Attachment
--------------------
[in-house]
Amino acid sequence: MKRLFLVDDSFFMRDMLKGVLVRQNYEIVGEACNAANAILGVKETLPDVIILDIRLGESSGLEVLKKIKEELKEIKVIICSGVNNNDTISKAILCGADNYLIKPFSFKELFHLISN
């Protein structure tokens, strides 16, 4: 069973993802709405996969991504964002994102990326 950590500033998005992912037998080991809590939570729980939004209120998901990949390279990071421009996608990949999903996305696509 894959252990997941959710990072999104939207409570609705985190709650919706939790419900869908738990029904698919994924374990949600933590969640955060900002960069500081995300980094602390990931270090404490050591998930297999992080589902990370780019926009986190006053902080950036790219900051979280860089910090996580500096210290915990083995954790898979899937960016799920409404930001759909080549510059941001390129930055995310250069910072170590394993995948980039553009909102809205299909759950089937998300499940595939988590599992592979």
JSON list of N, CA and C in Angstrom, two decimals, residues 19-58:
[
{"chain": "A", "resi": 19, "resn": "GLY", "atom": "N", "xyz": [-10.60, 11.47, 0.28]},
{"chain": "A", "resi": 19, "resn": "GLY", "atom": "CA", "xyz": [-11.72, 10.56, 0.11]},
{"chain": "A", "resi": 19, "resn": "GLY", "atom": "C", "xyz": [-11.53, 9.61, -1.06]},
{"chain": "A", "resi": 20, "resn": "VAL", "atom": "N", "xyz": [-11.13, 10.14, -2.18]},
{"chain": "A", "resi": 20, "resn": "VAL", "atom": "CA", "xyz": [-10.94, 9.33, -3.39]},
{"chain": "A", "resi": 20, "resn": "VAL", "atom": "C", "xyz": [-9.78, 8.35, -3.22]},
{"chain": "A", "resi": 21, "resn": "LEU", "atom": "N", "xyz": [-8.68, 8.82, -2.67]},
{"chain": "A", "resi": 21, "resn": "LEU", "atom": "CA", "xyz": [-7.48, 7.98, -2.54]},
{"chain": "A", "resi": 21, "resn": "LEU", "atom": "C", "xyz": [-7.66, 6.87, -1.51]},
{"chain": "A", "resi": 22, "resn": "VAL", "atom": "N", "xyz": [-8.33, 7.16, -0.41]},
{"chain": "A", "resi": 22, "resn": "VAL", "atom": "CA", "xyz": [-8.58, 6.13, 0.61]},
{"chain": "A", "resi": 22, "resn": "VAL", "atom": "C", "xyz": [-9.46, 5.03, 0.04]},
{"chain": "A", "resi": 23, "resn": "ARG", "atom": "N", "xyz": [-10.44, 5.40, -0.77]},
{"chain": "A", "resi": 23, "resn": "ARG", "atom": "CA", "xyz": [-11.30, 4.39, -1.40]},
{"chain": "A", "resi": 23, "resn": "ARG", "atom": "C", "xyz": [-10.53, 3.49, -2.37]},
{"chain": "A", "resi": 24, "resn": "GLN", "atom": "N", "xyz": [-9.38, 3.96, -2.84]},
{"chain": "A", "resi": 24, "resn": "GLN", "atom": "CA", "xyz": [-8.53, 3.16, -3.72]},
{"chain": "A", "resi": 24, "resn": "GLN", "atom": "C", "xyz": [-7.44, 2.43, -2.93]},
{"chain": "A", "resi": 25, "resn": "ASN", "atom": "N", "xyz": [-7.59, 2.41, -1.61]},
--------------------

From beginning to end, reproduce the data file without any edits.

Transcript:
[in-house]
Amino acid sequence: MKRLFLVDDSFFMRDMLKGVLVRQNYEIVGEACNAANAILGVKETLPDVIILDIRLGESSGLEVLKKIKEELKEIKVIICSGVNNNDTISKAILCGADNYLIKPFSFKELFHLISN
């Protein structure tokens, strides 16, 4: 069973993802709405996969991504964002994102990326 950590500033998005992912037998080991809590939570729980939004209120998901990949390279990071421009996608990949999903996305696509 894959252990997941959710990072999104939207409570609705985190709650919706939790419900869908738990029904698919994924374990949600933590969640955060900002960069500081995300980094602390990931270090404490050591998930297999992080589902990370780019926009986190006053902080950036790219900051979280860089910090996580500096210290915990083995954790898979899937960016799920409404930001759909080549510059941001390129930055995310250069910072170590394993995948980039553009909102809205299909759950089937998300499940595939988590599992592979």
JSON list of N, CA and C in Angstrom, two decimals, residues 19-58:
[
{"chain": "A", "resi": 19, "resn": "GLY", "atom": "N", "xyz": [-10.60, 11.47, 0.28]},
{"chain": "A", "resi": 19, "resn": "GLY", "atom": "CA", "xyz": [-11.72, 10.56, 0.11]},
{"chain": "A", "resi": 19, "resn": "GLY", "atom": "C", "xyz": [-11.53, 9.61, -1.06]},
{"chain": "A", "resi": 20, "resn": "VAL", "atom": "N", "xyz": [-11.13, 10.14, -2.18]},
{"chain": "A", "resi": 20, "resn": "VAL", "atom": "CA", "xyz": [-10.94, 9.33, -3.39]},
{"chain": "A", "resi": 20, "resn": "VAL", "atom": "C", "xyz": [-9.78, 8.35, -3.22]},
{"chain": "A", "resi": 21, "resn": "LEU", "atom": "N", "xyz": [-8.68, 8.82, -2.67]},
{"chain": "A", "resi": 21, "resn": "LEU", "atom": "CA", "xyz": [-7.48, 7.98, -2.54]},
{"chain": "A", "resi": 21, "resn": "LEU", "atom": "C", "xyz": [-7.66, 6.87, -1.51]},
{"chain": "A", "resi": 22, "resn": "VAL", "atom": "N", "xyz": [-8.33, 7.16, -0.41]},
{"chain": "A", "resi": 22, "resn": "VAL", "atom": "CA", "xyz": [-8.58, 6.13, 0.61]},
{"chain": "A", "resi": 22, "resn": "VAL", "atom": "C", "xyz": [-9.46, 5.03, 0.04]},
{"chain": "A", "resi": 23, "resn": "ARG", "atom": "N", "xyz": [-10.44, 5.40, -0.77]},
{"chain": "A", "resi": 23, "resn": "ARG", "atom": "CA", "xyz": [-11.30, 4.39, -1.40]},
{"chain": "A", "resi": 23, "resn": "ARG", "atom": "C", "xyz": [-10.53, 3.49, -2.37]},
{"chain": "A", "resi": 24, "resn": "GLN", "atom": "N", "xyz": [-9.38, 3.96, -2.84]},
{"chain": "A", "resi": 24, "resn": "GLN", "atom": "CA", "xyz": [-8.53, 3.16, -3.72]},
{"chain": "A", "resi": 24, "resn": "GLN", "atom": "C", "xyz": [-7.44, 2.43, -2.93]},
{"chain": "A", "resi": 25, "resn": "ASN", "atom": "N", "xyz": [-7.59, 2.41, -1.61]},